Swinging is a form of consensual non-monogamy in which both singles and couples in a committed relationship can explore sexual activities with others recreationally or socially. Couples that swing generally have agreements that they have an open relationship sexually, but do not have an open relationship emotionally or romantically. Swingers will often attend social events at swingers’ clubs, conventions, or swinging resorts, and may pursue sexual relationships with others while their partners are present (Matsick, Conley, Ziegler, Moors, & Rubin, 2014). They may also attend private parties for swingers, often taking place in someone’s personal residence, or may go on a date with another couple before engaging in sexual activities.
Monogamish is a term originally coined by Dan Savage. This describes couples who are committed to each other and are generally monogamous, but will allow for certain sexual exceptions to monogamy. For example, if one partner travels often for work, the couple may have an agreement that one-night stands can occur if the partners are at least 100 miles apart. Another couple may have an agreement that they are allowed to make out with friends at parties. Yet another couple may describe themselves as monogamish because they are allowed to flirt with and attempt to seduce strangers occasionally.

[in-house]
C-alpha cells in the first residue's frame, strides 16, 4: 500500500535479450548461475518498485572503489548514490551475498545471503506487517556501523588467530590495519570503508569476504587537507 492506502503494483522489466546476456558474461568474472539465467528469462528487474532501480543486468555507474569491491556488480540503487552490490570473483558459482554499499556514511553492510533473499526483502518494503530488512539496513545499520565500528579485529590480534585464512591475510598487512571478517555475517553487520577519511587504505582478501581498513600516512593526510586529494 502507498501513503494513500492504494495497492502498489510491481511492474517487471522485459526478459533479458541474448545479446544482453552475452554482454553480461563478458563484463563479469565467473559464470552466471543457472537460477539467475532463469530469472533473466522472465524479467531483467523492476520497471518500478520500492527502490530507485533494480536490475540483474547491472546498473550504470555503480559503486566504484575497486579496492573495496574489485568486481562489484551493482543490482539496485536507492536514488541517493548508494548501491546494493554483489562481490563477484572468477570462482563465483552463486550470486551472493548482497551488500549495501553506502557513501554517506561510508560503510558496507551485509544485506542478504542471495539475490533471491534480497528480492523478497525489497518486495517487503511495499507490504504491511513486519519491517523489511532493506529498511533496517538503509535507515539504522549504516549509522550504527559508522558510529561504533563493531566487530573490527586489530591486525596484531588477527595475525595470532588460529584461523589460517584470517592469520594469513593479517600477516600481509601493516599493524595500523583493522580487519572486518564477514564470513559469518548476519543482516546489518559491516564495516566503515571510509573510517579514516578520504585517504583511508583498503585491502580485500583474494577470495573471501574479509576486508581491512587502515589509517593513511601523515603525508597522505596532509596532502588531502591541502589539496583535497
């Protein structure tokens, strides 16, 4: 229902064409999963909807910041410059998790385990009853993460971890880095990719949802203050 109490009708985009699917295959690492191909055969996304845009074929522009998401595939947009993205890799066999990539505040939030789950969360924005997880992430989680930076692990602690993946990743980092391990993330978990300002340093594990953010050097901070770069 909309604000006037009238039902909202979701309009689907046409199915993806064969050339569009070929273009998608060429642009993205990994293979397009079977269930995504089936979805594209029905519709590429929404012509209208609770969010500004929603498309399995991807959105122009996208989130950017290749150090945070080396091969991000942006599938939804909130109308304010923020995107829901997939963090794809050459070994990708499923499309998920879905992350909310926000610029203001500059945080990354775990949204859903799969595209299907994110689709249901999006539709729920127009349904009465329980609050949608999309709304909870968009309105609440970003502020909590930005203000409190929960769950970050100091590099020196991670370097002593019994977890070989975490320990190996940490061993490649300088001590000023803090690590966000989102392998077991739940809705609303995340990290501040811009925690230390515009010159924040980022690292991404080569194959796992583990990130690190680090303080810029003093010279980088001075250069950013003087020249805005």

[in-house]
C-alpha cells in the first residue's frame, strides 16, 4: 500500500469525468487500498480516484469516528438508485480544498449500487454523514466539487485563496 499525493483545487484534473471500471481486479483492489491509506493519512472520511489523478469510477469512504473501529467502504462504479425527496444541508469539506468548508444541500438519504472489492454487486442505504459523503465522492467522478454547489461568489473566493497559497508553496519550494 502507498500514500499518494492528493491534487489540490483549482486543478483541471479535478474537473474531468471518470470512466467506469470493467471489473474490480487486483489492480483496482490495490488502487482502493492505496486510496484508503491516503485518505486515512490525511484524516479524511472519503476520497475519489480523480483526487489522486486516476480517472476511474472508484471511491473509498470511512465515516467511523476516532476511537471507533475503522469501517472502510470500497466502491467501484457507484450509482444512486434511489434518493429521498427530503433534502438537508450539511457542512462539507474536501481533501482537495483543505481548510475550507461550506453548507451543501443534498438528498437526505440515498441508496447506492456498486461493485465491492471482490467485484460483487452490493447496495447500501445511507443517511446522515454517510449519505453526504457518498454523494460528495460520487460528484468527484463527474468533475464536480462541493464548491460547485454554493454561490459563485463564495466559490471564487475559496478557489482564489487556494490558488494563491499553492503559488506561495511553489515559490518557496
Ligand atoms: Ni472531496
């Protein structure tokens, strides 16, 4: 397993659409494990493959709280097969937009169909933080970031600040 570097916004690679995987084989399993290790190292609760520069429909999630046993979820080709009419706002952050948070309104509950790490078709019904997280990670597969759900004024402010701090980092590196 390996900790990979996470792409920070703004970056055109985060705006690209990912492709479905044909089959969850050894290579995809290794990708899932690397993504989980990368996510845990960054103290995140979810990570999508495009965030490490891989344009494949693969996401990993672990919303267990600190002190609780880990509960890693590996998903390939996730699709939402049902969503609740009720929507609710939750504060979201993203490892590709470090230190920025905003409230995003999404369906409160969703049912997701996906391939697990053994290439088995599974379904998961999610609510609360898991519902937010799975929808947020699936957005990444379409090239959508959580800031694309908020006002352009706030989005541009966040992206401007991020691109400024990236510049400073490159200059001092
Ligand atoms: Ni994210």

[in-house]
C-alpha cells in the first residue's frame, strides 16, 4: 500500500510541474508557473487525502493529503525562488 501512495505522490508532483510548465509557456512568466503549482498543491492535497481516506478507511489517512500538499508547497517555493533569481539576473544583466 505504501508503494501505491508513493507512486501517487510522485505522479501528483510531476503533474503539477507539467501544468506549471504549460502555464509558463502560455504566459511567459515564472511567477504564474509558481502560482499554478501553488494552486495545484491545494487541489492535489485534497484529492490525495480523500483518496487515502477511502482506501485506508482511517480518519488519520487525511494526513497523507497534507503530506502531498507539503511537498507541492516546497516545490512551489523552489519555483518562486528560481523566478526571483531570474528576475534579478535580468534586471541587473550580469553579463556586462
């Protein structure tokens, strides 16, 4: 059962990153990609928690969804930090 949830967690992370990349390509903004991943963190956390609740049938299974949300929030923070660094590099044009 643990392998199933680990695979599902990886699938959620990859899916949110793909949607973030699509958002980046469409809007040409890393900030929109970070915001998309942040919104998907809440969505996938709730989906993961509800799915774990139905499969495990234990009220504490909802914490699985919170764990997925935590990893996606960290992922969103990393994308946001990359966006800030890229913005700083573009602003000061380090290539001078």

Polyamory is a relationship style centered on the belief that it is possible to love more than one person. The word polyamory comes from the combination of the Greek word for “many” and the Latin word for “love.” Literally translated, polyamory means “many loves” or “more than one love” (Anapol, 2010; Klesse 2006). Polyamorous relationships often involve having more than one romantic relationship simultaneously, with full knowledge and consent of all the partners involved. Polyamory also differs from polygamy, which is a religious-based form of non-monogamy. Elisabeth Sheff (2014) estimates that there are somewhere between 1.2 to 9.8 million polyamorous people living in the United States. In the past, the terms “polyamory” or “polyamorous” would be shortened to “poly.” However, this term is beginning to fall away, as individuals who identify as Polynesian also tend to utilize the term Poly. Therefore, the polyamorous community is beginning to transition into using “polyam” or “polya” for short.